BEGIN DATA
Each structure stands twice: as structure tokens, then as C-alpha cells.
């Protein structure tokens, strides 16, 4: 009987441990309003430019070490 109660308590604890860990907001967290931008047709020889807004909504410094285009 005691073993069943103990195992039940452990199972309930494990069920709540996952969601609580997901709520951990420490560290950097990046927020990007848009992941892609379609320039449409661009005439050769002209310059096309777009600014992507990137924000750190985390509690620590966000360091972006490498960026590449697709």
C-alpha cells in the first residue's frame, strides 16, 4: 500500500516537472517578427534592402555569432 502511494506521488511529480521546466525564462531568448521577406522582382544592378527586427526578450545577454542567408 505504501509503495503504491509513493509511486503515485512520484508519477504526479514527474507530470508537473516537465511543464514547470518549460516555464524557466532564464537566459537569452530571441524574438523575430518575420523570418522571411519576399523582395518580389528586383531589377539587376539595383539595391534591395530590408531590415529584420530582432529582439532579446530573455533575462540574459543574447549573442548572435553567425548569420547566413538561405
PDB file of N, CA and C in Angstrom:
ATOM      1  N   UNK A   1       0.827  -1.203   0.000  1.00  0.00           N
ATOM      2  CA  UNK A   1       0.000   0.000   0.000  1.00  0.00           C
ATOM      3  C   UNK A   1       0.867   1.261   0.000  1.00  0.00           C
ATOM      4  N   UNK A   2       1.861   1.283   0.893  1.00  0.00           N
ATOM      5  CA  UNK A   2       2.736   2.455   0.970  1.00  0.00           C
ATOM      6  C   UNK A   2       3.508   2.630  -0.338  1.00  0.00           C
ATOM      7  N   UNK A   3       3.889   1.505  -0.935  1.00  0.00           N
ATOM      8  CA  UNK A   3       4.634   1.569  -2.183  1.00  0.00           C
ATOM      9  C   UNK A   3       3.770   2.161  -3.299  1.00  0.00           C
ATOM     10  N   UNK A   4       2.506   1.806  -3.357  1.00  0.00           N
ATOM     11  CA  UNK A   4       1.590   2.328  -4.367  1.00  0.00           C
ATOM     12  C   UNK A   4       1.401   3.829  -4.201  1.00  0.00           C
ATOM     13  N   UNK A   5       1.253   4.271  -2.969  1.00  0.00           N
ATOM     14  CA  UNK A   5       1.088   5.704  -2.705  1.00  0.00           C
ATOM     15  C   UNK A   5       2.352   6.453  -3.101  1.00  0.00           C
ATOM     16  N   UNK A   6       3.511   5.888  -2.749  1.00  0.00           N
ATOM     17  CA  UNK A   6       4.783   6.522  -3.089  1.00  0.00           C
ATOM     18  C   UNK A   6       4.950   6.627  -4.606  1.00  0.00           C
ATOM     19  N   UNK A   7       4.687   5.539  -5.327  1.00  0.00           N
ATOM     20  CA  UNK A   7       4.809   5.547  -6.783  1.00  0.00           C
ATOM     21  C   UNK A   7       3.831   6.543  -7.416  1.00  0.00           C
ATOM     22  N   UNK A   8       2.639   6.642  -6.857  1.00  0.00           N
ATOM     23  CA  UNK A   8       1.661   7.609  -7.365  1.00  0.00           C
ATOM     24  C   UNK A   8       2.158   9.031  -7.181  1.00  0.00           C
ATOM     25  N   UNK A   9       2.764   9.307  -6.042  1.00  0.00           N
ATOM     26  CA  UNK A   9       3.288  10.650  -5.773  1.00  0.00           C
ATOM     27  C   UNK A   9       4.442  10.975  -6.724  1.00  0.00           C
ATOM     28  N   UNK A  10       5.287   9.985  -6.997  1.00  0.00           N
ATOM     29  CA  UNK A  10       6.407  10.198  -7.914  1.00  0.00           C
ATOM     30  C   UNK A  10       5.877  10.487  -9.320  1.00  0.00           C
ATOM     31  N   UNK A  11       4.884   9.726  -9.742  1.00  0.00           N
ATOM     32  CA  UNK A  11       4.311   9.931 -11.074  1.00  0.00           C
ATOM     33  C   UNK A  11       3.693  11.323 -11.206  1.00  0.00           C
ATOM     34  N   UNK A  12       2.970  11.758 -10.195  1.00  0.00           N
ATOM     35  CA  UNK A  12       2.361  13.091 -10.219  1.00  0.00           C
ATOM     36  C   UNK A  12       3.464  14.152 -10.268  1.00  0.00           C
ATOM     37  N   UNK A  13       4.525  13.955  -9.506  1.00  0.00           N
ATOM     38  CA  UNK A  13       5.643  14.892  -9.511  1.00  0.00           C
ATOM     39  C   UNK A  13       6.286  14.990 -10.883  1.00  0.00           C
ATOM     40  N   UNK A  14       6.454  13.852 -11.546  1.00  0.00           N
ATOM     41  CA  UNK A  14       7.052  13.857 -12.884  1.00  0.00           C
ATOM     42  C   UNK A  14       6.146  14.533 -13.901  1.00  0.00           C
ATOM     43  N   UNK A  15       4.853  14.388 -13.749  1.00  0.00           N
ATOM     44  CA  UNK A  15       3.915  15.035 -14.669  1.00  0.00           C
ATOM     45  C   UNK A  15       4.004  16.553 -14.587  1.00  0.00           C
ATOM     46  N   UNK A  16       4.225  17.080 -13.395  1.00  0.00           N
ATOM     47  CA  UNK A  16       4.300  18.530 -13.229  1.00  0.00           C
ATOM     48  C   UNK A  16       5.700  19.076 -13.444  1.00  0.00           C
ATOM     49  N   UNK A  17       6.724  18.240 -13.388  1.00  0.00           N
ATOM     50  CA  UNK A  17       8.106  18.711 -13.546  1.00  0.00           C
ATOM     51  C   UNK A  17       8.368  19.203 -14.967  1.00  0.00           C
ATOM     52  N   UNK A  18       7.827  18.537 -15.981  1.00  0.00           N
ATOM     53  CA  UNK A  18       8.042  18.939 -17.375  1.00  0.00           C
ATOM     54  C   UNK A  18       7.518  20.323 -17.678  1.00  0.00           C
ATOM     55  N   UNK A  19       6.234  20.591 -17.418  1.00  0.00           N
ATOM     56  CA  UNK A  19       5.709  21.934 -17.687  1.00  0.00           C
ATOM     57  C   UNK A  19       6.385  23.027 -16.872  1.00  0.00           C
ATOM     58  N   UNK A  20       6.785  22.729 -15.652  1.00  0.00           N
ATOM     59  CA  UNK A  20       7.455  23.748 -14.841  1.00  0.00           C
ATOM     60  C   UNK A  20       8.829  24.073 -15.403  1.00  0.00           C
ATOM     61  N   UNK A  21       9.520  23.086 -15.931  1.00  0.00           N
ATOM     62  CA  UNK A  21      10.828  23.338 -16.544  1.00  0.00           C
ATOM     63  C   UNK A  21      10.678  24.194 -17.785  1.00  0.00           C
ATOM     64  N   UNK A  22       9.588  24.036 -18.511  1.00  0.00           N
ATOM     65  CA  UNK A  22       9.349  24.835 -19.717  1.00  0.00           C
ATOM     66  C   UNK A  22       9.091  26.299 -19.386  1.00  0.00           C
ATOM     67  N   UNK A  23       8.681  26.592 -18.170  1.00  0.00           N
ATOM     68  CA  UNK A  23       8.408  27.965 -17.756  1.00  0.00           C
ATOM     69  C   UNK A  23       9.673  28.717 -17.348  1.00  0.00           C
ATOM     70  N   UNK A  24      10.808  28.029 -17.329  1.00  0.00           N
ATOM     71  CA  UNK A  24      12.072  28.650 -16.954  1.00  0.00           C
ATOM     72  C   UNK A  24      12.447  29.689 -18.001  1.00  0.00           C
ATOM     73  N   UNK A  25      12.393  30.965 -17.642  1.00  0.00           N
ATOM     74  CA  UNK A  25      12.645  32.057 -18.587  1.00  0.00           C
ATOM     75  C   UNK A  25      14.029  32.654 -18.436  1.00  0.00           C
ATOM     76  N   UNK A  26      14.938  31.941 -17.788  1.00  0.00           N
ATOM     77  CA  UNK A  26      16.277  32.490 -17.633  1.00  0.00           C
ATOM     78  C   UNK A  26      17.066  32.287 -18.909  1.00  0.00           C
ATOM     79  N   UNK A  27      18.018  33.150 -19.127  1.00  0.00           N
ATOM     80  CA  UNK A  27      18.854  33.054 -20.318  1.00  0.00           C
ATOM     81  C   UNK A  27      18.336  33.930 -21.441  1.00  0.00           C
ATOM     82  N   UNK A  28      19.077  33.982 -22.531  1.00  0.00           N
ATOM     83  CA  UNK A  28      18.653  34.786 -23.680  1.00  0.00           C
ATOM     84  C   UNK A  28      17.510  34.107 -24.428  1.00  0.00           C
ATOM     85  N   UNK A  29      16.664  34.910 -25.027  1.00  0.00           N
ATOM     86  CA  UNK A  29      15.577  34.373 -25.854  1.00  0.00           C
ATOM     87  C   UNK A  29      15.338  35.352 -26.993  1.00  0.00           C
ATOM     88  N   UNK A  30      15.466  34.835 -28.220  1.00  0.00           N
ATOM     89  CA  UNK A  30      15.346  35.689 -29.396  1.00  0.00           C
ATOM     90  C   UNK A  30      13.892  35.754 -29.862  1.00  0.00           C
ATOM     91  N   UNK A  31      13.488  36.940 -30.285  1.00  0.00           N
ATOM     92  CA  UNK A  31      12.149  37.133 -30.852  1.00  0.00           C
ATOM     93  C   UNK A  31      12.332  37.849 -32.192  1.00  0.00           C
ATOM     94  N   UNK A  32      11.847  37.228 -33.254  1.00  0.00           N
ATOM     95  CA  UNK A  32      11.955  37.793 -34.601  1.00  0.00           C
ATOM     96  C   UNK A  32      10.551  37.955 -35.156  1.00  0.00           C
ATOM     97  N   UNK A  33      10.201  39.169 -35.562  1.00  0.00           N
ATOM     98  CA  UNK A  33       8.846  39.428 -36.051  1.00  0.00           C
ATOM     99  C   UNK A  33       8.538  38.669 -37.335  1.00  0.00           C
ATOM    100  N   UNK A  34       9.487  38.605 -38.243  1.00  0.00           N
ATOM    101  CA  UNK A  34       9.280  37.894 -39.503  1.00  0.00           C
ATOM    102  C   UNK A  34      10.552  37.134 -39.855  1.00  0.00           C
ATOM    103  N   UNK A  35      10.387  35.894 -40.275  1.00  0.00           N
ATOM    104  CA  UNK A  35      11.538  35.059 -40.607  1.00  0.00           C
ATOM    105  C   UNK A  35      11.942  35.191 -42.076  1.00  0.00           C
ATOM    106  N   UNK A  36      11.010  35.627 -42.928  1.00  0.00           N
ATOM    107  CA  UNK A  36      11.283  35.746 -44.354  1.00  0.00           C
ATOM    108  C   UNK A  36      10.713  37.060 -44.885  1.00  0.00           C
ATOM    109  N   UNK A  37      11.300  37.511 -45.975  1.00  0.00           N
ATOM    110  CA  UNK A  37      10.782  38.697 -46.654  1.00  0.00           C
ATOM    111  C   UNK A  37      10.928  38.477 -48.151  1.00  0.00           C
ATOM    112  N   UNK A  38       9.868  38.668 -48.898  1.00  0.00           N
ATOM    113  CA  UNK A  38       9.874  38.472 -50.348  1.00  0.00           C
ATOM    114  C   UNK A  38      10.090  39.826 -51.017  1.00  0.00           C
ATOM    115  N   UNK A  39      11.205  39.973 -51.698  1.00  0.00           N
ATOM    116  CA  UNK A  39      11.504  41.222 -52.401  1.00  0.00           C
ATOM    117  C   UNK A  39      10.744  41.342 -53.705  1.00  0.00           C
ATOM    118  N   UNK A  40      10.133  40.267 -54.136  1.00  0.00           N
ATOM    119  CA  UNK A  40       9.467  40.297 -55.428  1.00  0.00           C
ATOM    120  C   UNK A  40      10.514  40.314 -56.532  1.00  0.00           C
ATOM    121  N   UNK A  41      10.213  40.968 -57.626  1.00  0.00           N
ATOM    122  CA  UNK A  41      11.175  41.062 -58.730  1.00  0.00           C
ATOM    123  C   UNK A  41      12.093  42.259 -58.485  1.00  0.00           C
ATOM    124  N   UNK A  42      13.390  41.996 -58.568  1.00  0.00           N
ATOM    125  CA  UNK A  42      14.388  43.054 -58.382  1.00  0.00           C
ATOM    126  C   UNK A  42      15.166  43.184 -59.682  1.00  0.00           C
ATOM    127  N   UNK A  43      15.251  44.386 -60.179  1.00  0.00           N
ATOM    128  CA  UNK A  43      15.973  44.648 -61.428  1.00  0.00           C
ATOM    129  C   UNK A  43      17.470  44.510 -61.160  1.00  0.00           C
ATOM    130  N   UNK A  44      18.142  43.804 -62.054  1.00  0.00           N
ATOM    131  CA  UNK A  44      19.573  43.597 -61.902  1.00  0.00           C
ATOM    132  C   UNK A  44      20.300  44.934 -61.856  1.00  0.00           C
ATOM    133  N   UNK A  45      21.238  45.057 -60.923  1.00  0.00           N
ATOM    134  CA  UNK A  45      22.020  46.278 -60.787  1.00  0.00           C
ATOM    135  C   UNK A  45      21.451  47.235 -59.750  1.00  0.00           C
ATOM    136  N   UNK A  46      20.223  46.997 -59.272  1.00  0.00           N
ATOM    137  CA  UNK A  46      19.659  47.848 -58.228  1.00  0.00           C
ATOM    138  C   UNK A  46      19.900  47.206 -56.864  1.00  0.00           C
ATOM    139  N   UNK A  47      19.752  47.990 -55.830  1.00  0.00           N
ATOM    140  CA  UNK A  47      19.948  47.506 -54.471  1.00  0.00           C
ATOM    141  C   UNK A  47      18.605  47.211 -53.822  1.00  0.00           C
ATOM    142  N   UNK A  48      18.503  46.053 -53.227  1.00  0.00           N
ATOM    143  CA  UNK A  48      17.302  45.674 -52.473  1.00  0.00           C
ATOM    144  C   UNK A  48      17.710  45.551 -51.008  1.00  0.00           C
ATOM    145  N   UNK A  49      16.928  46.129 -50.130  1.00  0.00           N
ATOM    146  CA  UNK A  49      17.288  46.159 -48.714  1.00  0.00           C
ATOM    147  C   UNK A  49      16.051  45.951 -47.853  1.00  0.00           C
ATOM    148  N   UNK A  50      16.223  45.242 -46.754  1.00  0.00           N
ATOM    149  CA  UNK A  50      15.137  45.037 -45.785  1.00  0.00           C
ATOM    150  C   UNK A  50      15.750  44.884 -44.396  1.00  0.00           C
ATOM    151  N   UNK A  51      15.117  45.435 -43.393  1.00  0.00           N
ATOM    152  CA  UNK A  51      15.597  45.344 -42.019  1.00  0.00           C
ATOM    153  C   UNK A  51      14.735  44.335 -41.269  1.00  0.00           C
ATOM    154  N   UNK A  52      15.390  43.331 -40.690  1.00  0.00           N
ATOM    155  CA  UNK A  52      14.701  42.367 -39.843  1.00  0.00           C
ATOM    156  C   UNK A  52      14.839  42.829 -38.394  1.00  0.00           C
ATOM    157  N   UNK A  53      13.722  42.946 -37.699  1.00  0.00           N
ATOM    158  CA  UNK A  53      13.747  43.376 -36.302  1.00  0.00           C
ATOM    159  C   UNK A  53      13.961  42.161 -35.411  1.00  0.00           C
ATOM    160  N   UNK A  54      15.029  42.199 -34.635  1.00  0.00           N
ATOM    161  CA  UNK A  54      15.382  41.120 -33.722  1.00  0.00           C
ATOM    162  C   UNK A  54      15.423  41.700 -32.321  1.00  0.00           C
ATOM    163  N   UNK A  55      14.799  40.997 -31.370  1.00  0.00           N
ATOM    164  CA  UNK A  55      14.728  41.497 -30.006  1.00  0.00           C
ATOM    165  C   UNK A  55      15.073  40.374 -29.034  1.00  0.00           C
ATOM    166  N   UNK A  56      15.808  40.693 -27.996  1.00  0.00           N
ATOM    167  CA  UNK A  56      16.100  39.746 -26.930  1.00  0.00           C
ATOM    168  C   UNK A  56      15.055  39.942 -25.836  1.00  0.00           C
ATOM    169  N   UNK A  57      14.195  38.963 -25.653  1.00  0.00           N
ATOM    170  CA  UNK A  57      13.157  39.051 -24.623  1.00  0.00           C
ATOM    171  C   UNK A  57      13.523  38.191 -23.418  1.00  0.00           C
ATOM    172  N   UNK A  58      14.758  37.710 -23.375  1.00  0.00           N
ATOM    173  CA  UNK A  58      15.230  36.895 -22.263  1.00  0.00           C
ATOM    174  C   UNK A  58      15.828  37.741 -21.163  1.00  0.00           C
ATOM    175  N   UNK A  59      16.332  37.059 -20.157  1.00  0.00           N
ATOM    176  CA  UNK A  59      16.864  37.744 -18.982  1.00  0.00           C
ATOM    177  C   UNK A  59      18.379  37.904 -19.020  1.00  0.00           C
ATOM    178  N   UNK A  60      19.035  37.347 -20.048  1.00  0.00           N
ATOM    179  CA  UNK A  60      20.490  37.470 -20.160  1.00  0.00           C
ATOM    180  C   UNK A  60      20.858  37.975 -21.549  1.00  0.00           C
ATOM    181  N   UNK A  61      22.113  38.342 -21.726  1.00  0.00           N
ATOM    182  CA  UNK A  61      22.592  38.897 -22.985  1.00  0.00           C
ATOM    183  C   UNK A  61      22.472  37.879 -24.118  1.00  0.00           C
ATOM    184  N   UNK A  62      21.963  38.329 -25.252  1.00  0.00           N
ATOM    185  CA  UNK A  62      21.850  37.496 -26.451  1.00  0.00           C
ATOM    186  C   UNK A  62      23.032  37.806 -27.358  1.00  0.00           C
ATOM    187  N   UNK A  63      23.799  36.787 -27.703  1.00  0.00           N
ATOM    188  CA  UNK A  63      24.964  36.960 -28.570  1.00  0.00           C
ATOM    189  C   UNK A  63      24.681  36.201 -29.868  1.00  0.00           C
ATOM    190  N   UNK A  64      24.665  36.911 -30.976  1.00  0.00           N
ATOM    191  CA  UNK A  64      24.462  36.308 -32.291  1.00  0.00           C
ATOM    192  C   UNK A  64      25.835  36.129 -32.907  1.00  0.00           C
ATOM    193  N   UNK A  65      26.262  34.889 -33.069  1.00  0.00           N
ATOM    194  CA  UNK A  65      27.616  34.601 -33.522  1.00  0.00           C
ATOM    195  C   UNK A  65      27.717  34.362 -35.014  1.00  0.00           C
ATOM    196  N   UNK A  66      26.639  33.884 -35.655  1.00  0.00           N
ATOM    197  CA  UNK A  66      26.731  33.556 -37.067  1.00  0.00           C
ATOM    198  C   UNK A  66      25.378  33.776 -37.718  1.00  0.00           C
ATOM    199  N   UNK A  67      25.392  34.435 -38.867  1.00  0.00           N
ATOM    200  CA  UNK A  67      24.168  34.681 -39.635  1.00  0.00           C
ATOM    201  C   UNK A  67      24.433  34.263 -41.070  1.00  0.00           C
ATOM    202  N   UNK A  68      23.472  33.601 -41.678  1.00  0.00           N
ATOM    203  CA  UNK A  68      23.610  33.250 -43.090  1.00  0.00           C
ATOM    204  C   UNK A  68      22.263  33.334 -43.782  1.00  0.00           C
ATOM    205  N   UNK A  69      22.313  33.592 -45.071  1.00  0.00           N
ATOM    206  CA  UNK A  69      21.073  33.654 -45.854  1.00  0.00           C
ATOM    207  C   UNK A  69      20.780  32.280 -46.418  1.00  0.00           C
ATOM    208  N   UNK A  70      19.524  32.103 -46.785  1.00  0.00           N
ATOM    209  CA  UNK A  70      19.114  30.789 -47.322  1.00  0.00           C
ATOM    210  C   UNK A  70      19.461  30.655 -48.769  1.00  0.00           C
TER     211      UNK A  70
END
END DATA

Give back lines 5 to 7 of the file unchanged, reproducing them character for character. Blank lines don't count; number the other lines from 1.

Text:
ATOM      1  N   UNK A   1       0.827  -1.203   0.000  1.00  0.00           N
ATOM      2  CA  UNK A   1       0.000   0.000   0.000  1.00  0.00           C
ATOM      3  C   UNK A   1       0.867   1.261   0.000  1.00  0.00           C